It is usually included in lists of fun tennis games for kids. Half of the children line up on one baseline, half on the other, both in single file lines behind the center mark. The instructor feeds the first hitter at the front of the line.

The hitter must hit into the singles court, then run to the back of the line at the opposite end of the court, always to the right.

The instructor can then feed the hitter on the opposite side of the court or allow the two teams to continue the rally.

It depends on the skill level of your group. If they are younger and weaker, hit soft shots that they can retrieve.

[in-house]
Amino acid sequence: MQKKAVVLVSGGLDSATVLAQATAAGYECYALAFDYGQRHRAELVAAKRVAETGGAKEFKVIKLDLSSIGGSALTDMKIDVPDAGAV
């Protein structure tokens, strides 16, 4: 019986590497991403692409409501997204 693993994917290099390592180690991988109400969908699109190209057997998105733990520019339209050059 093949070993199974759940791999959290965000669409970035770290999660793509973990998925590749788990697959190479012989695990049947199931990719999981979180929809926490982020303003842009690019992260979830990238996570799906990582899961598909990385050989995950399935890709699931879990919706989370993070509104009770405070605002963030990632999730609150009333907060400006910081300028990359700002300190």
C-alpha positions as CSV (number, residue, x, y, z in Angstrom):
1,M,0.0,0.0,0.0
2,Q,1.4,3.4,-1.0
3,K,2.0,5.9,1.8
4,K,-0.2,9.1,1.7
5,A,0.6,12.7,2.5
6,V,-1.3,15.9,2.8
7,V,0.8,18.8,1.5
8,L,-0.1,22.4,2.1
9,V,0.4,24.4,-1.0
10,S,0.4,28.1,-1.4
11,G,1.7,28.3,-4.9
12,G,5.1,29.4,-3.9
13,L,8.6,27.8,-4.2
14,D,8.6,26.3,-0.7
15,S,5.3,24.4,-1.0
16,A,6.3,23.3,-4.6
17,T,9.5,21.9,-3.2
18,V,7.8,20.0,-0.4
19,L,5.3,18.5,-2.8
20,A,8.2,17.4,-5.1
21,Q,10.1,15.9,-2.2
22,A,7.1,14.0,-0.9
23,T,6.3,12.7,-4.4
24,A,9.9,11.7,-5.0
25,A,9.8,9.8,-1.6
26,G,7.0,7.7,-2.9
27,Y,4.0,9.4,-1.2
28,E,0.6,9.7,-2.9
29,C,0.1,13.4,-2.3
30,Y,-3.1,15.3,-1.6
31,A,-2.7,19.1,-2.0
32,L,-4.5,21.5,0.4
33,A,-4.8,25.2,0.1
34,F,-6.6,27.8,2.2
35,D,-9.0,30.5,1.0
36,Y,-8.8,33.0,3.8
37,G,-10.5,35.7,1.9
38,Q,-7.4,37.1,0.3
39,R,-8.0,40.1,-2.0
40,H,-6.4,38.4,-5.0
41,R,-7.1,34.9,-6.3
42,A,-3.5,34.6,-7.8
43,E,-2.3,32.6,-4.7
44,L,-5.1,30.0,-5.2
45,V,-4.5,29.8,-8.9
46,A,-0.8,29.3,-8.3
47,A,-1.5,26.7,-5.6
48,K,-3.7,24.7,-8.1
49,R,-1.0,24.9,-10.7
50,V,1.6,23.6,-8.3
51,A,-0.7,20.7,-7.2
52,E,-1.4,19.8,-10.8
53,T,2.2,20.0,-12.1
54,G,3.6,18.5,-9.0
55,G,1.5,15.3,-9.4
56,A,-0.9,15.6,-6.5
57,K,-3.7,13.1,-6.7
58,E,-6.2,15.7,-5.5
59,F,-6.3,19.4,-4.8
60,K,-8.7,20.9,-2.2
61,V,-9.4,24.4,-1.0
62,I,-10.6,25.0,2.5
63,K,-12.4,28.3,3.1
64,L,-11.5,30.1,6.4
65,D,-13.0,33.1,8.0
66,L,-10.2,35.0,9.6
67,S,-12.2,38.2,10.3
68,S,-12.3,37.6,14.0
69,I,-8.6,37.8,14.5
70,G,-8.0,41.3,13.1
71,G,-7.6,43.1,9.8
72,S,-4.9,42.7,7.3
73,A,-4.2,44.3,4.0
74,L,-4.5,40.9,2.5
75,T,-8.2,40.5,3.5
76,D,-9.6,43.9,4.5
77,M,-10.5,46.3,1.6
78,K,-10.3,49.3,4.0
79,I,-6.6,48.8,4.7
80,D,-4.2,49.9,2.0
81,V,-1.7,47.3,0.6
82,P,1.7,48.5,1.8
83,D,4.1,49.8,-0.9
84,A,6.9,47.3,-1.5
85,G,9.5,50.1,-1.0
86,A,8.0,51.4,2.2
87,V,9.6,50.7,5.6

If they are older and stronger, allow them to continue the rally. Remember that the less instructor involvement in a game, the better.

When a player hits a shot out or misses a shot, he or she is out.

With 1-3 outs (depending on the stringency of your rules), he or she is out of the game. Once two players are left, they no longer have to run around the net, they simply play points (with a feed each time or not) until one of them accumulates 1-3 outs.

Be sure to tell the players at each baseline to give the hitter lots of room to retrieve each shot.

Also, make sure that the running path to the opposite court is free of loose balls. As players are eliminated, they can hit on another court. This game keeps kids moving and alert and improves their fitness level at the same time. It is an all-time favorite tennis game for kids.

Tennis Game for Kids #3: Bouncing Ball Relay

This game is great to teach children racquet control and to improve their hand-eye coordination. It is especially good for young beginners, unlike games found on many lists of tennis games for kids.